David & Mates - Training Days

I’ve been a medical transcriptionist since 2008 and I am lucky enough that I wasn’t just boxed doing American-English files or listening to voice files that are being dictated by American doctors. I’ve encountered American-Spanish doctors, Russian doctors, Chinese-American, Indian doctors, Muslim doctors, and of course, British doctors as well; the latter, the accent I mean, is kinda easy yet challenging to decipher. My ears are loving the accent, it’s my guilty pleasure to mimic the way Britain is doing it but apparently watching British films is like - my brain cells are argy bargy-ing just to catch up with the story. I think the key is getting used to their accent, and apparently the British don’t have this one standard accent - there are a lot – like David, that bloke, our Brit instructor, what have just said, the most difficult kind of British accent is just lurking in the area of Scotland, the northern part of UK. And I’ve just forgotten to say that I’ve done or encountered Scottish dictators! Cor blimey!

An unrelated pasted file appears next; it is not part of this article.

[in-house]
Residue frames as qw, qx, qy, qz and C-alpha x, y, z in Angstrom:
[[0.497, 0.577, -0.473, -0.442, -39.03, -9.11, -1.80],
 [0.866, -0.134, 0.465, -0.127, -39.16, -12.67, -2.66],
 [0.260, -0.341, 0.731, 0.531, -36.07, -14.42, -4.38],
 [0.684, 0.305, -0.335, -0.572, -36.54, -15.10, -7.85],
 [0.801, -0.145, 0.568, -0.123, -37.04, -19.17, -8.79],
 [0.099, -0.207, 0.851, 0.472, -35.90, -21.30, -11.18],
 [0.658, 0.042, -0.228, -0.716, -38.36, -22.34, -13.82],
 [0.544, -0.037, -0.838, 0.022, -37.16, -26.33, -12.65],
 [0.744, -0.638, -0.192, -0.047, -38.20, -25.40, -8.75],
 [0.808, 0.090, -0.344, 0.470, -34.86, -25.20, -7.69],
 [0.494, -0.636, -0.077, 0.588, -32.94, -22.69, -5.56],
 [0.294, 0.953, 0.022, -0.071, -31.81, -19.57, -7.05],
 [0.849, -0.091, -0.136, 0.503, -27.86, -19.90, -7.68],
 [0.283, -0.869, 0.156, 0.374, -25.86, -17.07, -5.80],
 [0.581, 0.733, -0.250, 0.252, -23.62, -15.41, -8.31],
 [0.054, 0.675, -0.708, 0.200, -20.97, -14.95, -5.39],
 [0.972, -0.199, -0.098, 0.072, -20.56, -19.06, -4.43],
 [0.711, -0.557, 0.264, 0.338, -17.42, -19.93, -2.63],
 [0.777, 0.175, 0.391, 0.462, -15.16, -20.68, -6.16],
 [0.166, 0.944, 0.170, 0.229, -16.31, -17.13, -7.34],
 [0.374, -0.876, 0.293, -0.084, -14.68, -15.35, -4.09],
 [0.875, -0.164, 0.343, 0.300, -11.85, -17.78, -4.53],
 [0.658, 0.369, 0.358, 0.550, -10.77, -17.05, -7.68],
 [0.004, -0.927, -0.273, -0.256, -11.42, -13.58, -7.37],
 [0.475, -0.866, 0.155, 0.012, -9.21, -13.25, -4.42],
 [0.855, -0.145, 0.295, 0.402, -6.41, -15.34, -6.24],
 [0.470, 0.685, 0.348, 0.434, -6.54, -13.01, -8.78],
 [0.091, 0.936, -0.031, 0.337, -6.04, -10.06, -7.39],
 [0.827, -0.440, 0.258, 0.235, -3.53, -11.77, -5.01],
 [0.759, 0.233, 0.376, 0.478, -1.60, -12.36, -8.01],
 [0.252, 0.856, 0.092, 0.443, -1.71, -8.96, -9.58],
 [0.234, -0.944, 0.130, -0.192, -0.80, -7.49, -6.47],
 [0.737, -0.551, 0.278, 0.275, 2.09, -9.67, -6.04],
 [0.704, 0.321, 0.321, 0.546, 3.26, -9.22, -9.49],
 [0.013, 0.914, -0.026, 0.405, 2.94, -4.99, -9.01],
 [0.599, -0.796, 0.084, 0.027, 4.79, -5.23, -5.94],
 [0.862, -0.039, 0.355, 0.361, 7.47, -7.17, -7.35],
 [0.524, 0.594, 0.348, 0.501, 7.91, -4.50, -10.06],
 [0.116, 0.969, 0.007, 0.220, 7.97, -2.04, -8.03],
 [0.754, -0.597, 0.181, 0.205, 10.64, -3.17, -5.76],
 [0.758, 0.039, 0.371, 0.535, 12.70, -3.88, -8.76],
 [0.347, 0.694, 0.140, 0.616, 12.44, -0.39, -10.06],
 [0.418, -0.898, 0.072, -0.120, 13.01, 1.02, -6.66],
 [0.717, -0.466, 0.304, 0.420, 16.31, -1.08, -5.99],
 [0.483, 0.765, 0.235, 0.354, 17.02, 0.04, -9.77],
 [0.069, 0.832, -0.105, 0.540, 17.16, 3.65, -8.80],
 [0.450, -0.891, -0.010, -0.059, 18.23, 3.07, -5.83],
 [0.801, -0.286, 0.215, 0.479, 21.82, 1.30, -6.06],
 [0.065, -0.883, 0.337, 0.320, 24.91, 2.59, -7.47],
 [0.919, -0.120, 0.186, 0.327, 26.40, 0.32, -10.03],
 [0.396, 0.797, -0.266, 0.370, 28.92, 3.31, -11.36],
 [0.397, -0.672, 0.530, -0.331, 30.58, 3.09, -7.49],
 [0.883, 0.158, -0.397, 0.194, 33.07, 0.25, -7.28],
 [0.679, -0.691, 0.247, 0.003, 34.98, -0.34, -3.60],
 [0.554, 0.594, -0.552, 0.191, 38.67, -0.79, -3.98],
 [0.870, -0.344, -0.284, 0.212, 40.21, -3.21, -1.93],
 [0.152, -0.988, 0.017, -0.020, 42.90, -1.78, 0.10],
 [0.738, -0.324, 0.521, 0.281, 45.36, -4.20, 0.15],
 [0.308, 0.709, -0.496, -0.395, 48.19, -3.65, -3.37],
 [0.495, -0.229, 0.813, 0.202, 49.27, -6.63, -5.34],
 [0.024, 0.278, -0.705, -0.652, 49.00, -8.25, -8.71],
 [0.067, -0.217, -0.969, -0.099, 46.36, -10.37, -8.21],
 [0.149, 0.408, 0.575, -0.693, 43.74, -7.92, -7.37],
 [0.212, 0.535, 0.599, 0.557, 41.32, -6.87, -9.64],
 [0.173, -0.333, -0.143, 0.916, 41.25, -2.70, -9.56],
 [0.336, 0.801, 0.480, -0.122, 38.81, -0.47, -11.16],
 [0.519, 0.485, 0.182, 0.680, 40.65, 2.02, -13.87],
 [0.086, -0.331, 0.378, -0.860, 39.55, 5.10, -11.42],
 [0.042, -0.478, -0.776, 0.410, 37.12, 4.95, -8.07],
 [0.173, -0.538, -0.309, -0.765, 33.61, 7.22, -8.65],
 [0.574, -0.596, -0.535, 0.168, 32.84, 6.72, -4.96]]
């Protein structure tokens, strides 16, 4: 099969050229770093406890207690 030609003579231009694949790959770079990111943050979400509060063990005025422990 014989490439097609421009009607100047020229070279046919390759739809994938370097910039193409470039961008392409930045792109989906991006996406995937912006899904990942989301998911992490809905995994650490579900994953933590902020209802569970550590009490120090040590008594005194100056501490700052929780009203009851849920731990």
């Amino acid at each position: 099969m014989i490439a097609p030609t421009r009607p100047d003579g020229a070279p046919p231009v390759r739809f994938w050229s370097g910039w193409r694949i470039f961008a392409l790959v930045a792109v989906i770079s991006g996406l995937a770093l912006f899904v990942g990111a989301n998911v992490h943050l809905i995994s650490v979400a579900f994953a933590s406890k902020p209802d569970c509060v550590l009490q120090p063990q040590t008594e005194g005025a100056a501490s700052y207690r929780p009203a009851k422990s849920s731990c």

Having this difficult UK voice files together with our transcription company’s enthusiasm to push its limit to really penetrate more into UK or lay into Scotland, our big cheese, our boss, have put its manpower – or should I say, its bestest, finest, and cream of the crop medical transcriptionists into training hehehe. Headed by David – he made a customised programme/modules for us to make us fully equipped and really to have a keen ear if the Englishmen are starting to articulate.